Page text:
Customization: The ability to mix and match, pick and choose, focus or go broad to really create a character concept I want is very important to the feel of PF for me. With 4E I didn't feel like I was making constant choices, but rather an early decision between a few paths and then sticking to it. Haven't gotten very far in 5e yet but I wasn't blown away by the customization. So far PF2 looks good in this regard, especially with letting people taking things outside of class, I will wait until we see how multiclassing works before I give it a proper seal of approval.

Base rules with modifications: I love that I spend a lot of time in Pathfinder using the basic rules. It has a solid foundation that abilites etc build upon. In 4e for example I not once referenced the basic rules because you did everything through powers.

Freedom of gameplay: Actually PF1 didn't do this all that well. But I've always wanted it to!


1 person marked this as a favorite.

Character customization. A lot of games have that, but Pathfinder has a specific feel that comes from having a combination of archetypes/alternate racial traits, class options, and feats/traits. When somebody wants a particular thing, I can assemble that for them. I can represent my own characters well, and it's always a delight when a new class, feat, or archetype comes out that allows me to have a more accurate representation.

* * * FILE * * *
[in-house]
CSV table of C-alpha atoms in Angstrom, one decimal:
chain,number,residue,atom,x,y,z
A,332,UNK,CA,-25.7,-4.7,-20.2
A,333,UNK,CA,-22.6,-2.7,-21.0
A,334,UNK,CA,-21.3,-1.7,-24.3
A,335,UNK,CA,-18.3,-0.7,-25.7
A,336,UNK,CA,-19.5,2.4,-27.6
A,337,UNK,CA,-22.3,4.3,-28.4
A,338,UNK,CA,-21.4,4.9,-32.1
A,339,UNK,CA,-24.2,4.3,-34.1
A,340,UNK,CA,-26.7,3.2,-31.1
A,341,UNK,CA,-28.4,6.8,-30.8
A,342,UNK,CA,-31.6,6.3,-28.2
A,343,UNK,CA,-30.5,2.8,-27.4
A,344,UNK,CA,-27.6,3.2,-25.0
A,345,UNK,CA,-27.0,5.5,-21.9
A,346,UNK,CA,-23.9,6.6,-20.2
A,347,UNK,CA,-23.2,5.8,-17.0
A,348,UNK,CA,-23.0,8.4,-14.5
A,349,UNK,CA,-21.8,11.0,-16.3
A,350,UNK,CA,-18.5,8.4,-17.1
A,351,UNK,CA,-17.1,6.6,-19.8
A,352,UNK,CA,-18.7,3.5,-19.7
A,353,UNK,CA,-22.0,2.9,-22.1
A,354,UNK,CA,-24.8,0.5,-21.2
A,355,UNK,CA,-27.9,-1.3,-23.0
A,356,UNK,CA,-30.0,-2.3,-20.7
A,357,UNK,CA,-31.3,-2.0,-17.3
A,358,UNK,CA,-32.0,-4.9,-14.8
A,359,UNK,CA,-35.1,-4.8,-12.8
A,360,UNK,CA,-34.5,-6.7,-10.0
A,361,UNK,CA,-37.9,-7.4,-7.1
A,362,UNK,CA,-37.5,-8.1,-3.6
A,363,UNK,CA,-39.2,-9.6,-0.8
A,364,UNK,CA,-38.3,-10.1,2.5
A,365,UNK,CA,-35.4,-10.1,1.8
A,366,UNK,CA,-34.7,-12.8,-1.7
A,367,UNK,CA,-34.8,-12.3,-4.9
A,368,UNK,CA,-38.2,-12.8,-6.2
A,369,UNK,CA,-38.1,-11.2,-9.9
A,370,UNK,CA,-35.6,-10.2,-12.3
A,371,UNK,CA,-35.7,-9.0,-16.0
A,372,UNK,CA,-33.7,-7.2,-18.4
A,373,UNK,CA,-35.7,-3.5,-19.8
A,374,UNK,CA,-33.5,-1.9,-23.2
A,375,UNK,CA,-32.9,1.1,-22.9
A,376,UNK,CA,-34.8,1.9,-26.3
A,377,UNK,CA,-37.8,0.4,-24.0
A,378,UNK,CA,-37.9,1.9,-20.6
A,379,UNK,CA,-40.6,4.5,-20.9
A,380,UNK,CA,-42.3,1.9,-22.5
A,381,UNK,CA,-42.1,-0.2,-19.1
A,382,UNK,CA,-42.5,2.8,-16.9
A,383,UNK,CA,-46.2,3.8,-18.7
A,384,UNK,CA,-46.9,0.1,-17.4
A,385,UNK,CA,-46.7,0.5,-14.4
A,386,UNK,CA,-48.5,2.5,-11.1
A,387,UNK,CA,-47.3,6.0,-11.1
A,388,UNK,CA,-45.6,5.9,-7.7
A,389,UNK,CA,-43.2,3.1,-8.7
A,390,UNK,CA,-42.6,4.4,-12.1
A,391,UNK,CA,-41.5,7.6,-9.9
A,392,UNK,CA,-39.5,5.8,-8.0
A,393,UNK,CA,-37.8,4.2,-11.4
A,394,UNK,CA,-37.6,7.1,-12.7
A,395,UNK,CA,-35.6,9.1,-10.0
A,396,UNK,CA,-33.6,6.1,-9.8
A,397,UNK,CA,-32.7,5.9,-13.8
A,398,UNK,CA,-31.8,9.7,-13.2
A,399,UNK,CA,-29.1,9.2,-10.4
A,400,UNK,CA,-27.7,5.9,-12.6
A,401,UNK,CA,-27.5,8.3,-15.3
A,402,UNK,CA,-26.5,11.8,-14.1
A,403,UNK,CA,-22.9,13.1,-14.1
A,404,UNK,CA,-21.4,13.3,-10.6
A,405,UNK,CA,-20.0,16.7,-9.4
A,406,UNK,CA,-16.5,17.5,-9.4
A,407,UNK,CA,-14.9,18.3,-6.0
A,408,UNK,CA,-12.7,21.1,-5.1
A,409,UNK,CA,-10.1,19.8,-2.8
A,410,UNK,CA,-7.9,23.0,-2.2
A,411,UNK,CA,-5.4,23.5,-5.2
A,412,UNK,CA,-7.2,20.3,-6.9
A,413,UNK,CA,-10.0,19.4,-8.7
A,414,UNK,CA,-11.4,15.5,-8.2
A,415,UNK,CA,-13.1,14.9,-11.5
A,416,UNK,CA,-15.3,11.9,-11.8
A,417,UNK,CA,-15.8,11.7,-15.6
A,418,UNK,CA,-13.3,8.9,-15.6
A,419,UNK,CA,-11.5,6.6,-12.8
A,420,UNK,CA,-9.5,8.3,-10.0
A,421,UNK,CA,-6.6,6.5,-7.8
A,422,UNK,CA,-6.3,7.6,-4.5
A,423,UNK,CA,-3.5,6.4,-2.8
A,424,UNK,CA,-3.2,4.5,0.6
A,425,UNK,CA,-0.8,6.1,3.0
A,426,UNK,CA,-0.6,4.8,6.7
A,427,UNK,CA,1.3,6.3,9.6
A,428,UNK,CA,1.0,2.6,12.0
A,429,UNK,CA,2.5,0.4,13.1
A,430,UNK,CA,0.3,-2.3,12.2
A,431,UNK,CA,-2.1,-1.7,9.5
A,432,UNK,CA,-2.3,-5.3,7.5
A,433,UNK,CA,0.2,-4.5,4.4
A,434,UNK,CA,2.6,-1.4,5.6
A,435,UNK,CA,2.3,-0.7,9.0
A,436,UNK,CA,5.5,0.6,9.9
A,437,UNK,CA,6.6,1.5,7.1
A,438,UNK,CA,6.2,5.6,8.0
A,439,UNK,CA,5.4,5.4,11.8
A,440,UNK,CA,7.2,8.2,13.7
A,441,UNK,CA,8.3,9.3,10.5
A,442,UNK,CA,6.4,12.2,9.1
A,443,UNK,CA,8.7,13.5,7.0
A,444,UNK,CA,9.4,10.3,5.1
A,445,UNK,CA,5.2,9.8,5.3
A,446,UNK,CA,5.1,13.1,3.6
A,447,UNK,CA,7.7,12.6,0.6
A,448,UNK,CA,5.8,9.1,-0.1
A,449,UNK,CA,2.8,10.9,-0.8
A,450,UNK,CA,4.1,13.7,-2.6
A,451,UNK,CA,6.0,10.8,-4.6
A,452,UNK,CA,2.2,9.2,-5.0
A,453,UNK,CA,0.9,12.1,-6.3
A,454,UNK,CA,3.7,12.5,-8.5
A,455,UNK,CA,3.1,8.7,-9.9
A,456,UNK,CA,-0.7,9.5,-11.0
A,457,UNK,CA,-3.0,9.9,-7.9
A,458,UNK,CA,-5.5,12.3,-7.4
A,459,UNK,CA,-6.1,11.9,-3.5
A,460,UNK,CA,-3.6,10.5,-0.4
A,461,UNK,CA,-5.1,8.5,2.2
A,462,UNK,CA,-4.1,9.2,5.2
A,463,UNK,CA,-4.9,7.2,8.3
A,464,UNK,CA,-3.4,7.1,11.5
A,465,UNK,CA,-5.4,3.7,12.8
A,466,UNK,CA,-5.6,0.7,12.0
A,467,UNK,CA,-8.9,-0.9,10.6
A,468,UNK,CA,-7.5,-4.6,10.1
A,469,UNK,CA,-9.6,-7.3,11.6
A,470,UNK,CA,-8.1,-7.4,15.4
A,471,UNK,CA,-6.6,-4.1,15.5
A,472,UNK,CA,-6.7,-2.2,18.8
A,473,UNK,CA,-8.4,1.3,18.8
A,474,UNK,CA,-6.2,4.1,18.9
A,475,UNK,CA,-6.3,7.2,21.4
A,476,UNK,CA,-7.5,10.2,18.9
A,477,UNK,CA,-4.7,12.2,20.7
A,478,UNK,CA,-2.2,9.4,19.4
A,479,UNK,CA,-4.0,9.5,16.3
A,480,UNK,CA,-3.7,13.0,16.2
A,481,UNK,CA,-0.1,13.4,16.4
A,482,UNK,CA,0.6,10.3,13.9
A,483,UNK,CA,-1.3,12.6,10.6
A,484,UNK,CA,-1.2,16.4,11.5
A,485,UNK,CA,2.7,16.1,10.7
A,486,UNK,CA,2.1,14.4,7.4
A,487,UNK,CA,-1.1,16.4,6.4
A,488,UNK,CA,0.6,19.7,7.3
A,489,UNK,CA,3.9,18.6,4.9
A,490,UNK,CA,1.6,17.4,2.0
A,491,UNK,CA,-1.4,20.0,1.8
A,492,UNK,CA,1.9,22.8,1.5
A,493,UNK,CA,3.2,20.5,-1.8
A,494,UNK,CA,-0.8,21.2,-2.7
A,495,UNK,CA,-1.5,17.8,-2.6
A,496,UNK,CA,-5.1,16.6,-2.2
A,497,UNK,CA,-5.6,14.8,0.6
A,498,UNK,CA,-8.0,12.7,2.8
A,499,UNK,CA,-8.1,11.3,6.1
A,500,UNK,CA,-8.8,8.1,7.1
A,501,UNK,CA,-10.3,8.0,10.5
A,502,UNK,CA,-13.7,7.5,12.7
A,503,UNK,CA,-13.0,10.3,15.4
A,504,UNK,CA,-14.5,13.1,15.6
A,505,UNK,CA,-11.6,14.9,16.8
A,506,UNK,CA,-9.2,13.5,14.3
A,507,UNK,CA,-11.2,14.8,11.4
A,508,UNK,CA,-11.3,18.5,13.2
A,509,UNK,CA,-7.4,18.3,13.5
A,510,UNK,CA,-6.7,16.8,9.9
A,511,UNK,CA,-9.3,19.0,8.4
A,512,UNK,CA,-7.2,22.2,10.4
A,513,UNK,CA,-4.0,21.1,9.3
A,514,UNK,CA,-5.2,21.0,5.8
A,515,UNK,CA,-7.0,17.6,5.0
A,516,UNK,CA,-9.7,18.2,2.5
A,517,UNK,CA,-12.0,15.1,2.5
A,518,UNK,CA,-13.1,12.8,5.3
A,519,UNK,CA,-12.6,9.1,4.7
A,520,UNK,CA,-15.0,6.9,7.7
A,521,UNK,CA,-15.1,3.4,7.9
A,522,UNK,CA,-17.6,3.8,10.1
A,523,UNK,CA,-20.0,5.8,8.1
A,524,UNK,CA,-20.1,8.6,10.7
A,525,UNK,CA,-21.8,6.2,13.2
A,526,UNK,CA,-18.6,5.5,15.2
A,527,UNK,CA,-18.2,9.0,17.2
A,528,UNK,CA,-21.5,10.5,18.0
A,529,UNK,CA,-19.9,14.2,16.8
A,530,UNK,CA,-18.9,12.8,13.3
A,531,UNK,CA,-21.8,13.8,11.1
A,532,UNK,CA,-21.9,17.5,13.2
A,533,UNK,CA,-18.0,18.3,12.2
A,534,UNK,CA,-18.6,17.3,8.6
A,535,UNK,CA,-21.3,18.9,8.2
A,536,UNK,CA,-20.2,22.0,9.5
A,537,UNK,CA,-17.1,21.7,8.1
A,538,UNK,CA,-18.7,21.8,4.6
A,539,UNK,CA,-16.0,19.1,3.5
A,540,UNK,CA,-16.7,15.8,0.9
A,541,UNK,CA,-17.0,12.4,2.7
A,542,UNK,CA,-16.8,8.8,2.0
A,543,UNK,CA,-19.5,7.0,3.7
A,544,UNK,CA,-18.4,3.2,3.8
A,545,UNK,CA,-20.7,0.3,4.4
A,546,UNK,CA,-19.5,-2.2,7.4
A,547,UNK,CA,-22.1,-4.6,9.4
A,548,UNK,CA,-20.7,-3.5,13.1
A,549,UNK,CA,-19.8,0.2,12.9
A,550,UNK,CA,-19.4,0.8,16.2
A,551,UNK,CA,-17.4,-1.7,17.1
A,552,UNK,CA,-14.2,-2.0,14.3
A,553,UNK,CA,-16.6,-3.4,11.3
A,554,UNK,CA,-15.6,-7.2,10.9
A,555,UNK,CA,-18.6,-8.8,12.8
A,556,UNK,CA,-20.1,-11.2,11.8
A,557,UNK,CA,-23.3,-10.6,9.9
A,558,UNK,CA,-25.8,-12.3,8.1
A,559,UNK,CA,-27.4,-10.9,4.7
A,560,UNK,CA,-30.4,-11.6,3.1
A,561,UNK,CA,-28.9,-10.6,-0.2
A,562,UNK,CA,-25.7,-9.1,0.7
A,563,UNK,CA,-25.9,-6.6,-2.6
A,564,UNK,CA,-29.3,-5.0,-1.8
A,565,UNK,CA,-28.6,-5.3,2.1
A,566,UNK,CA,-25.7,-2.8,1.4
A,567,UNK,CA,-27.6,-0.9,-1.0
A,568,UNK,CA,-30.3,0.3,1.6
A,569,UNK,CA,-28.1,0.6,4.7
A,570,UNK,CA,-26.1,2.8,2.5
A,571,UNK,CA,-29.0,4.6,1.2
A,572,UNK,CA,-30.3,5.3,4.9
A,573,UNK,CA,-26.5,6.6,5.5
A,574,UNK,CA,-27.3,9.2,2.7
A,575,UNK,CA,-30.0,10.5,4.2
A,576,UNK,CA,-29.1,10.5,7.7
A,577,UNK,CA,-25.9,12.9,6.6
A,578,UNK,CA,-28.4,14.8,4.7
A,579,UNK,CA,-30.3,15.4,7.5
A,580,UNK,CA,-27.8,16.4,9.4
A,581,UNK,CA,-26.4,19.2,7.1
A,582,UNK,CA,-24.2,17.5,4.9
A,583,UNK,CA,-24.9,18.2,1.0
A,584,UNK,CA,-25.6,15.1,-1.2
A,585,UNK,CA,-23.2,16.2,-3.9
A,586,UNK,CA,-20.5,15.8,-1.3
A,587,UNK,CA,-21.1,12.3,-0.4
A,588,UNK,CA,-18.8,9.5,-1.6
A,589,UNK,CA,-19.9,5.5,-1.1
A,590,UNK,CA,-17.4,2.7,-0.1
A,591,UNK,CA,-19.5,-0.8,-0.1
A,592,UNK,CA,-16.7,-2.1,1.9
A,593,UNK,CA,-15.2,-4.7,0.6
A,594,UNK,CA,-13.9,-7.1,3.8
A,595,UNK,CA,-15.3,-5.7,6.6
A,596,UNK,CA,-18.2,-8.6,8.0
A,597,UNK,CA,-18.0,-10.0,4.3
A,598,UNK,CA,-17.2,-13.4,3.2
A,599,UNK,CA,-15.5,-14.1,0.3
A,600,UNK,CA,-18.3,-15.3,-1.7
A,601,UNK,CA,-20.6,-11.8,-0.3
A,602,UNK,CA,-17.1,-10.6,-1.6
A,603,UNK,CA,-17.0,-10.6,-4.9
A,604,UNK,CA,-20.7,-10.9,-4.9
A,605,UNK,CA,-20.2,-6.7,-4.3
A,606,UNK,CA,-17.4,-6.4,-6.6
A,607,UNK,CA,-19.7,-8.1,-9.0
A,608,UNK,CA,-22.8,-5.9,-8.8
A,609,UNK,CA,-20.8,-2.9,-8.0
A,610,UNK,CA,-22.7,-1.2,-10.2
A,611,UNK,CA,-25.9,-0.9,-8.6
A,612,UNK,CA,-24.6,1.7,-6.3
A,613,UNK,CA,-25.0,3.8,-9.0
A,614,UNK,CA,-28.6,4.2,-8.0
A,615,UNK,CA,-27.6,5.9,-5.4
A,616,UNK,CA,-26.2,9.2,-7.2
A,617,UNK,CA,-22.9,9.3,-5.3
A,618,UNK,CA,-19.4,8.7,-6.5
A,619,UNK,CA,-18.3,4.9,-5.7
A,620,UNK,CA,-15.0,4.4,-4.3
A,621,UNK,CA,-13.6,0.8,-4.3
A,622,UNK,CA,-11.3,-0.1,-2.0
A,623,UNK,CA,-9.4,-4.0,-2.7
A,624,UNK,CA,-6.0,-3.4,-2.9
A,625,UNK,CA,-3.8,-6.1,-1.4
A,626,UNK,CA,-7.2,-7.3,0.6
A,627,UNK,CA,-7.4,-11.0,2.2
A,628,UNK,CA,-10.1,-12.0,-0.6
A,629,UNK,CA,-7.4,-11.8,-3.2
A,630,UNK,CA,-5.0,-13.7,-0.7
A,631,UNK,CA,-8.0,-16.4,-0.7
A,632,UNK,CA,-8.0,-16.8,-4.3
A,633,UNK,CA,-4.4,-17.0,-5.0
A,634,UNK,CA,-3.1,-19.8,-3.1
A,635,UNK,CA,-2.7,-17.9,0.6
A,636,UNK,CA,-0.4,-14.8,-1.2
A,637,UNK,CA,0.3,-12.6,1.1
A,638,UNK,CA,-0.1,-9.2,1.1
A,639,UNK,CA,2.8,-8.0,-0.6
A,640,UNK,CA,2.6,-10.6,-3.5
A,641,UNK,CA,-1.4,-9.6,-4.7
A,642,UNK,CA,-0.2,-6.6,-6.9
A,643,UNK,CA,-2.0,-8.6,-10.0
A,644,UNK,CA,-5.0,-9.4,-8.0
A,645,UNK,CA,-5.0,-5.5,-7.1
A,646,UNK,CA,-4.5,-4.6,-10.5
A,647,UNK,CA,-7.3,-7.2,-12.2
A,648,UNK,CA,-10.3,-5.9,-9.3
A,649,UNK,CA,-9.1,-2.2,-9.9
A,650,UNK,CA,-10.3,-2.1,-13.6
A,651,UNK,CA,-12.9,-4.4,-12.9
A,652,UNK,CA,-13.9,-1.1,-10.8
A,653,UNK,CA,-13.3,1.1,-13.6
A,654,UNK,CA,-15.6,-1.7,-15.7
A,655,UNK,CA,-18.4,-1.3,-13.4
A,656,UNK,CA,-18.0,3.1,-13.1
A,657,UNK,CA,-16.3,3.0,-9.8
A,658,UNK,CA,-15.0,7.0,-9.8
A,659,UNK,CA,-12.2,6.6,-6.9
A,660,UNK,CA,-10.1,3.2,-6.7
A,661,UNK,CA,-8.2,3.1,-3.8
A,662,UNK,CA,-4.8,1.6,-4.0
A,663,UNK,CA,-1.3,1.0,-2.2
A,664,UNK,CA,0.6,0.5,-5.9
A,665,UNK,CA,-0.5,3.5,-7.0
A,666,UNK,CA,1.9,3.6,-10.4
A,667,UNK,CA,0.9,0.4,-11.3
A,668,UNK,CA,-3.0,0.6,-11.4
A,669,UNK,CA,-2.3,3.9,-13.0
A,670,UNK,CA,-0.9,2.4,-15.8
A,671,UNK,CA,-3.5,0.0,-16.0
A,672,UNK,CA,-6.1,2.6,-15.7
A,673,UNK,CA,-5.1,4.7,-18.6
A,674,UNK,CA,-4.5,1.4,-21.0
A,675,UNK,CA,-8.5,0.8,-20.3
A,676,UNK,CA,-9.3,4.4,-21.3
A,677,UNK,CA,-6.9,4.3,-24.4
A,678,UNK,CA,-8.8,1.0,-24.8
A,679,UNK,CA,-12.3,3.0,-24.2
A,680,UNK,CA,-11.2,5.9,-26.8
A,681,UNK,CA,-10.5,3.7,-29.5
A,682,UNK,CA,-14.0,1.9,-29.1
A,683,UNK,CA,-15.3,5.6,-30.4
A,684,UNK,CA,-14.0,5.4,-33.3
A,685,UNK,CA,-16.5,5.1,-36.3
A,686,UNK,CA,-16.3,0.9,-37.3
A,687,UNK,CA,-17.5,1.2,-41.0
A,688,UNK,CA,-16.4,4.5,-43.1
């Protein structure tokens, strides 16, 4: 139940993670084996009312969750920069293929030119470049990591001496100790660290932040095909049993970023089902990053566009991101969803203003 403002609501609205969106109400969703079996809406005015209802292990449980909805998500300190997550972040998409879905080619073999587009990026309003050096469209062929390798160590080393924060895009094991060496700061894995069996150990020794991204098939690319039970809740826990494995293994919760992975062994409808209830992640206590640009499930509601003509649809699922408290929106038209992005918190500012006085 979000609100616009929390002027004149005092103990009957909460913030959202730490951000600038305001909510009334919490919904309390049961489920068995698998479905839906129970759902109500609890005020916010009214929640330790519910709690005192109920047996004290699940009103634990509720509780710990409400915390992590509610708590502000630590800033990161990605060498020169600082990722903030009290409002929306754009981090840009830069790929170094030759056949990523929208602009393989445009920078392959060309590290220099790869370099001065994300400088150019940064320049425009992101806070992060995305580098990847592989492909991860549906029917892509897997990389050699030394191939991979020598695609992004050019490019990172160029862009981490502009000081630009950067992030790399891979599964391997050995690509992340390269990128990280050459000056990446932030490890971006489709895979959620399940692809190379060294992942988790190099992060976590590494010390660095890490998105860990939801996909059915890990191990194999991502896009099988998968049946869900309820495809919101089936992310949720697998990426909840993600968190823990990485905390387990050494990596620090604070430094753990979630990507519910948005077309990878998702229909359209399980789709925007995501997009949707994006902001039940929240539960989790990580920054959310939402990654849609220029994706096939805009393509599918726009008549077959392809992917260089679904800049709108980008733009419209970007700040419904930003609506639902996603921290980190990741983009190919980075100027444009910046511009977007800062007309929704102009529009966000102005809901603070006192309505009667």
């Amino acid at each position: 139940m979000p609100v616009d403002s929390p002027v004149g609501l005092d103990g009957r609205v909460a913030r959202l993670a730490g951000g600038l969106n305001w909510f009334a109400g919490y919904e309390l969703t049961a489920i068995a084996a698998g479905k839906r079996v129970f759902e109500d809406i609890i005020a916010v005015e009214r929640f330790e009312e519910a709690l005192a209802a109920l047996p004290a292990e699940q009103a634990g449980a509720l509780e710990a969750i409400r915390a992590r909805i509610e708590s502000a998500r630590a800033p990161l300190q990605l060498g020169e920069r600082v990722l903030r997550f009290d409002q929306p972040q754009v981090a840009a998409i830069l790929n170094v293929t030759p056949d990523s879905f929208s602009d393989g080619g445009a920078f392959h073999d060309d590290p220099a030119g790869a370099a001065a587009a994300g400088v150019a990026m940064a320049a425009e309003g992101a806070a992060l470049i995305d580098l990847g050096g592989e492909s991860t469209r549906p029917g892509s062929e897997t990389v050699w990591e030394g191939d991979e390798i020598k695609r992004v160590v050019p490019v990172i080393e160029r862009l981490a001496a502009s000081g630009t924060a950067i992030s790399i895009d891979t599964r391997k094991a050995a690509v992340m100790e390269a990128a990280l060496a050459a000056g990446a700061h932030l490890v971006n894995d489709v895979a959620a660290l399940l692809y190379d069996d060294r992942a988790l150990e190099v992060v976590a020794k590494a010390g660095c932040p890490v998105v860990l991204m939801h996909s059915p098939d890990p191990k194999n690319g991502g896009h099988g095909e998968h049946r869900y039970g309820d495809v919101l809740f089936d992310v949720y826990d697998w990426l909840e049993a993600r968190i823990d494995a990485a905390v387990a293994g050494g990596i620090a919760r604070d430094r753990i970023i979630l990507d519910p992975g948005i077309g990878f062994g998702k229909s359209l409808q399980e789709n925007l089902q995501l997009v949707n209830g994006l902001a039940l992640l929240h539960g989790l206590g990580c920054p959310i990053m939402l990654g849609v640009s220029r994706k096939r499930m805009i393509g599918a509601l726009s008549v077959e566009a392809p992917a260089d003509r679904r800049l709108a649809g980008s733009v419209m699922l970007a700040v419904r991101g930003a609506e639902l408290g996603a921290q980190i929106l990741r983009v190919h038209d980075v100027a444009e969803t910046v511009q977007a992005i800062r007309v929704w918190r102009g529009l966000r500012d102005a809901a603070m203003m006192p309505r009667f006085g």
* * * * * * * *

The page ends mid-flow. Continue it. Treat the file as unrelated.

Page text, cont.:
1 person marked this as a favorite.

Simulationist kitchen sink fantasy, with the (free, searcheable, gargantuan) d20pfsrd.


3 people marked this as a favorite.

Customization is key for me. PF allows for mechanically make a wide range of characters.


1 person marked this as a favorite.

Ill add to the choir on chargen. I like traits and racial feats and always wished they were more relevant throughout a character's adventuring life. Seems like PF2 is going to bring that to life.

I like golarion and the adventure paths. I like some of the new syub-systems like haunts. Im hoping to see this carried over too.

My favorite thing of the 3E/PF system is multi-classing. I dont have high hopes its going to stay awesome based on VMC and some of the blogs. Im trying to remain optimistic though.

Skillz! I like the variety of options and levels of competency. It feels like a wide world of options and gives character to character some uniqueness. Im not sold yet on PF2 system. Im eagerly waiting for more info to drop for PF2.

Scarab Sages

Unbalanced hi DC's in PFS scenario's and the ability to build about any character concept that you can think of. That's the two things that come to mind for me.


1) The gunslinger class (as well as archetypes that use firearms)
2) Archetypes
3) golarian flavor


2 people marked this as a favorite.

Unlike other people, I really enjoy the wealth of options that allow for a truly deep and intricate character system with lots of ways to build exactly the character you have in mind. I know it’s not a popular opinion around here, but it’s something I think has made the game stand out from all others. Except Sinnibar, that game is just better in every way.


3 people marked this as a favorite.

That it was still faithful to 3.5, although I liked the "clean up" they did to.....enliven the core classes. The wealth of options at my disposal, allowing me to create just about any concept I can think of, and that I can build any concept a variety of way's.


1 person marked this as a favorite.

The improvement to the base classes character options and archetypes do it for me.


1 person marked this as a favorite.